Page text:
Authors Steven Levitt and Stephen Dubner are making the media rounds again. They have a new book, SuperFreakonomics. Yes, ironically, you can buy it through our Amazon affiliate program link and we make some money advocating child passenger safety if you buy their book! Aint capitalism great? Anyway, as you may or may not remember, these authors had some interesting research over the last few years that claimed to show a seatbelt is just about as effective as a booster or other child safety seat in preventing child passenger fatalities for toddlers and older kids. In a New York Times article from 2005, they even suggested parents might spend their money on a DVD player instead of a carseat or booster seat and get the same result for kids 2 and over.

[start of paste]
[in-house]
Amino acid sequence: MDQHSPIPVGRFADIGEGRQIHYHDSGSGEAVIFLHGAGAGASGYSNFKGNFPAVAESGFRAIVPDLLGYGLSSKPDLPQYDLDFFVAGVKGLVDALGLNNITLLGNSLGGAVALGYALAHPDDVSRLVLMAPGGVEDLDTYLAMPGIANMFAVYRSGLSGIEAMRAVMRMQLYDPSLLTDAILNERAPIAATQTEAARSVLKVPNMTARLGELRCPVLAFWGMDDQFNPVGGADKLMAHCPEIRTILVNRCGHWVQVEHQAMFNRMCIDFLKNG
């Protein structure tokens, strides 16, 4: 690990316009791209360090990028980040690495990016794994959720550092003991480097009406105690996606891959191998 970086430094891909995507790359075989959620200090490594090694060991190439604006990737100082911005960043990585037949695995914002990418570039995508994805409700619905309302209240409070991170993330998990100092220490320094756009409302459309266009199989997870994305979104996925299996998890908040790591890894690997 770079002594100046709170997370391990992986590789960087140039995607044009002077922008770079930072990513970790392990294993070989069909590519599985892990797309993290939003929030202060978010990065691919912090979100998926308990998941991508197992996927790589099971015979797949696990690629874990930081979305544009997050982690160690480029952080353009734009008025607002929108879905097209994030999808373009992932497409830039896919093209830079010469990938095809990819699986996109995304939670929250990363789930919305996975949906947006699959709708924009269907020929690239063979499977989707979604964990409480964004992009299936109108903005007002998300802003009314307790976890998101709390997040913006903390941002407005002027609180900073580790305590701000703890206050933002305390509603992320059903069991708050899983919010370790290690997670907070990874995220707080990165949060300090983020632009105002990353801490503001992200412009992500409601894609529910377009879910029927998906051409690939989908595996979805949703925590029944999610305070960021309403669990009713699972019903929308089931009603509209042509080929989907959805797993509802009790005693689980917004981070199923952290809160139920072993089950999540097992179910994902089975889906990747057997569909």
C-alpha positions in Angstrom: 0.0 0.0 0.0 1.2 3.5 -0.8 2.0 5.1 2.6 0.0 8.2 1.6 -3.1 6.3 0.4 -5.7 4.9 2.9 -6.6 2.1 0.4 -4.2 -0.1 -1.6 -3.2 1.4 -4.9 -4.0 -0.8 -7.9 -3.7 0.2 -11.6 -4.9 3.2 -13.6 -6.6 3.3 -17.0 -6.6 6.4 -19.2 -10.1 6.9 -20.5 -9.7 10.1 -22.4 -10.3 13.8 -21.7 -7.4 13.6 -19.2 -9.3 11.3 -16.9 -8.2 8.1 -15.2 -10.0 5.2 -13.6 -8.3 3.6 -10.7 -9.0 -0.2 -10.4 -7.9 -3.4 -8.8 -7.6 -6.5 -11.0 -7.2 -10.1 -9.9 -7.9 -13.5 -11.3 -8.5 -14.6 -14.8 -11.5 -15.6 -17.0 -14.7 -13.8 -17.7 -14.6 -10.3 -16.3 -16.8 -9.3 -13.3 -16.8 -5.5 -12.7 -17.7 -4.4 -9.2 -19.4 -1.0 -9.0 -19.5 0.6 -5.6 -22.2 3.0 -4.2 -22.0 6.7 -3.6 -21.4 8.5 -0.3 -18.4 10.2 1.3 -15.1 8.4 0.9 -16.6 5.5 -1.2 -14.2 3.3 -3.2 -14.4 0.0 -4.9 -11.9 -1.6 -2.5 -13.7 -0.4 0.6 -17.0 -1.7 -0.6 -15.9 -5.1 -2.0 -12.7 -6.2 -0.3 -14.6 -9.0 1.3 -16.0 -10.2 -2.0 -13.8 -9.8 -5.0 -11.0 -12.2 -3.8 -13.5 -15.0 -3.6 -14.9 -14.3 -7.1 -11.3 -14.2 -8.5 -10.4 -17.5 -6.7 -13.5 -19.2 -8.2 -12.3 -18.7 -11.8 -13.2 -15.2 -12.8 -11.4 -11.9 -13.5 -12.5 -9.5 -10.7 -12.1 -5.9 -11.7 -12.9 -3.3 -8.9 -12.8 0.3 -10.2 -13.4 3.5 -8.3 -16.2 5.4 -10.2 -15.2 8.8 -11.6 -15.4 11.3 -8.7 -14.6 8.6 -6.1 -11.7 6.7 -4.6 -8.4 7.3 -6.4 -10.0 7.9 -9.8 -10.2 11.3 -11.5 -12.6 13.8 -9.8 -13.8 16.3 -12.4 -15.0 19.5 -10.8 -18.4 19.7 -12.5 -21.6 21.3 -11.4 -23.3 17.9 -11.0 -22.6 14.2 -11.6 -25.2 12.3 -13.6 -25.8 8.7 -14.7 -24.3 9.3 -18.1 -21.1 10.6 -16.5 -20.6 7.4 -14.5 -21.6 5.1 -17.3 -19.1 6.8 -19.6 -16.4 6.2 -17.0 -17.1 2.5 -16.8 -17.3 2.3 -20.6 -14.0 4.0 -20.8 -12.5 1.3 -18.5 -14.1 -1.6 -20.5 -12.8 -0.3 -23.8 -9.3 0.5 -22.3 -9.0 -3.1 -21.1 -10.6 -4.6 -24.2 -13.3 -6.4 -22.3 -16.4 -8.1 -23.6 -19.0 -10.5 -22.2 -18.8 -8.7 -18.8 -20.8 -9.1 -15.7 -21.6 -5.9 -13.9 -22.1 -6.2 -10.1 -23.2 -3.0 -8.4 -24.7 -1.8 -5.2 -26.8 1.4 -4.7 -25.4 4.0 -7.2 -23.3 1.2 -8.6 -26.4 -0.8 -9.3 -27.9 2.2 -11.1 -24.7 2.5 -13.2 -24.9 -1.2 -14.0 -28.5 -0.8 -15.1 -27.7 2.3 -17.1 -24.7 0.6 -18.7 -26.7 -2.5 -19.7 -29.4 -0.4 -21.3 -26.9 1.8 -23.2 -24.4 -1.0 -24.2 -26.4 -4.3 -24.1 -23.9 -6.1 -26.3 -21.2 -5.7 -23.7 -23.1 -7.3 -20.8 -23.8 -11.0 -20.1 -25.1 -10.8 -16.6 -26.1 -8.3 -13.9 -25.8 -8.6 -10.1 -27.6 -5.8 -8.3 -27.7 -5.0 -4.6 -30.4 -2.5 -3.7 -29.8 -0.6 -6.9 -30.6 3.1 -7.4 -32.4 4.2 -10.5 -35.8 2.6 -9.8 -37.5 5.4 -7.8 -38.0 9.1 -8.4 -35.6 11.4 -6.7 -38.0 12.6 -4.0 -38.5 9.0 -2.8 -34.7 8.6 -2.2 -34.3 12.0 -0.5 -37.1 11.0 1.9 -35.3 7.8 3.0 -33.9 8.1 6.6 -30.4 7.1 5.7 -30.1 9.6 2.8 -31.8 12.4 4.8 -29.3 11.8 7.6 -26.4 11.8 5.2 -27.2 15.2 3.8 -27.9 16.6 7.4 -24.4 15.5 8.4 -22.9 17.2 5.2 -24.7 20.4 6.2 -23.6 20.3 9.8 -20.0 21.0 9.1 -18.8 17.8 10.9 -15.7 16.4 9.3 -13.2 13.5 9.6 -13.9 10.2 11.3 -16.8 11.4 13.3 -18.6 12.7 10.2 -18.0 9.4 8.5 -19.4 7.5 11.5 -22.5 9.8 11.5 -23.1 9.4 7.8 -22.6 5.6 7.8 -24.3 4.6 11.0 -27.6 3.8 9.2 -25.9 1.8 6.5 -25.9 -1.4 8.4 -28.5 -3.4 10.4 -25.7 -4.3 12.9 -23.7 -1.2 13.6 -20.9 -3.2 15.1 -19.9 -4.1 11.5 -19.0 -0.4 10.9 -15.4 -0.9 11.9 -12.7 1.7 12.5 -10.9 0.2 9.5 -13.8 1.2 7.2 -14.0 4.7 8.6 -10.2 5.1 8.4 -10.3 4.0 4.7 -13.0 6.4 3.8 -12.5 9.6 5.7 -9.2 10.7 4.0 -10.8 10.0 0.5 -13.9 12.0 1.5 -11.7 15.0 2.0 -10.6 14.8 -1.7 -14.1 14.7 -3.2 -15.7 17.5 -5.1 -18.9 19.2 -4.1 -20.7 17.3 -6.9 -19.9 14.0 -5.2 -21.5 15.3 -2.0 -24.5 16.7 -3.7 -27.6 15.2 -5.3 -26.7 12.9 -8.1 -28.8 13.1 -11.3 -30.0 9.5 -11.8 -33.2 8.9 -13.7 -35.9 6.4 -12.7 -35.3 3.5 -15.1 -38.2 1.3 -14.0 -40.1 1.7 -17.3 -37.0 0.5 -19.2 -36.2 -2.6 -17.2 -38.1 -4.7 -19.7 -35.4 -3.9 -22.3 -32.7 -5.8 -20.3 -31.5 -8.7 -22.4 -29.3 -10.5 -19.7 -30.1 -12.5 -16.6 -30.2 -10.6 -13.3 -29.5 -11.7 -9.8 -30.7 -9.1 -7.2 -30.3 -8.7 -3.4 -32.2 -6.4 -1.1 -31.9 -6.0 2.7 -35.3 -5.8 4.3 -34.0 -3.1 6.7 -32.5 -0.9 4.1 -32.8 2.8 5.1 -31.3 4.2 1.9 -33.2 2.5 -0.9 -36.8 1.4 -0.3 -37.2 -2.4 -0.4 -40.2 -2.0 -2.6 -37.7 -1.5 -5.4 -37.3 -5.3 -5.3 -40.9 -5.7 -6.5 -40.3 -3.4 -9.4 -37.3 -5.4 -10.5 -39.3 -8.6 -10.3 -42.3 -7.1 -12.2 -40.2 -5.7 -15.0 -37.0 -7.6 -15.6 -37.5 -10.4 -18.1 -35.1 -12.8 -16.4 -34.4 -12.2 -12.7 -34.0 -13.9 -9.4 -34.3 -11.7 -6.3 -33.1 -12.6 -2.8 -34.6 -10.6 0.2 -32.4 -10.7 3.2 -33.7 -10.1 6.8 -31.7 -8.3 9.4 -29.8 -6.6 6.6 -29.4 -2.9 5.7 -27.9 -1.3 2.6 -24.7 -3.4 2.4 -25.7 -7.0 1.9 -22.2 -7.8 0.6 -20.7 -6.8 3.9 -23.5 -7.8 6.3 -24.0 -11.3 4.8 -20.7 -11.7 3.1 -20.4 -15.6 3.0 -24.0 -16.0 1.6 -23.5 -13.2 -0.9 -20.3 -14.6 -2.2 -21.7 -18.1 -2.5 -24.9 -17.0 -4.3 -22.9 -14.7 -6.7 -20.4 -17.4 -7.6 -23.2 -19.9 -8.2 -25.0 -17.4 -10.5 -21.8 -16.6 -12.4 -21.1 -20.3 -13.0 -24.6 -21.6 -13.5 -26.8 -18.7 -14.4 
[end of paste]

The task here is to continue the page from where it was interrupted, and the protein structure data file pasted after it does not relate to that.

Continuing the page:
That was a very controversial finding, because they used the very same government FARS database often used by expert researchers in the area of injury prevention. The insinuation was that the government and child safety seat manufacturers conspired to foist these expensive devices upon parents, even though they offer minimal benefit. Critics spoke up quickly, touting that the authors didn’t consider crashes with injuries, that their crash testing didn’t measure abdominal injury or that their conclusions were flawed due to various other factors. Later, studies were finally published that showed child safety seats and boosters did show significant improvements in safety for both fatalities and injuries, using the same government statistics as Freakonomics used. The authors then countered with new data of their own. The differences? Each set of researchers apparently used the different sets of data or used the same statistics in a different way. They controlled variables in a different manner, perhaps over a different period of years or by omitting various factors they considered to skew the data inappropriately for one reason or another. So, it is still very difficult for me to tell you who is right or even who to trust on this issue.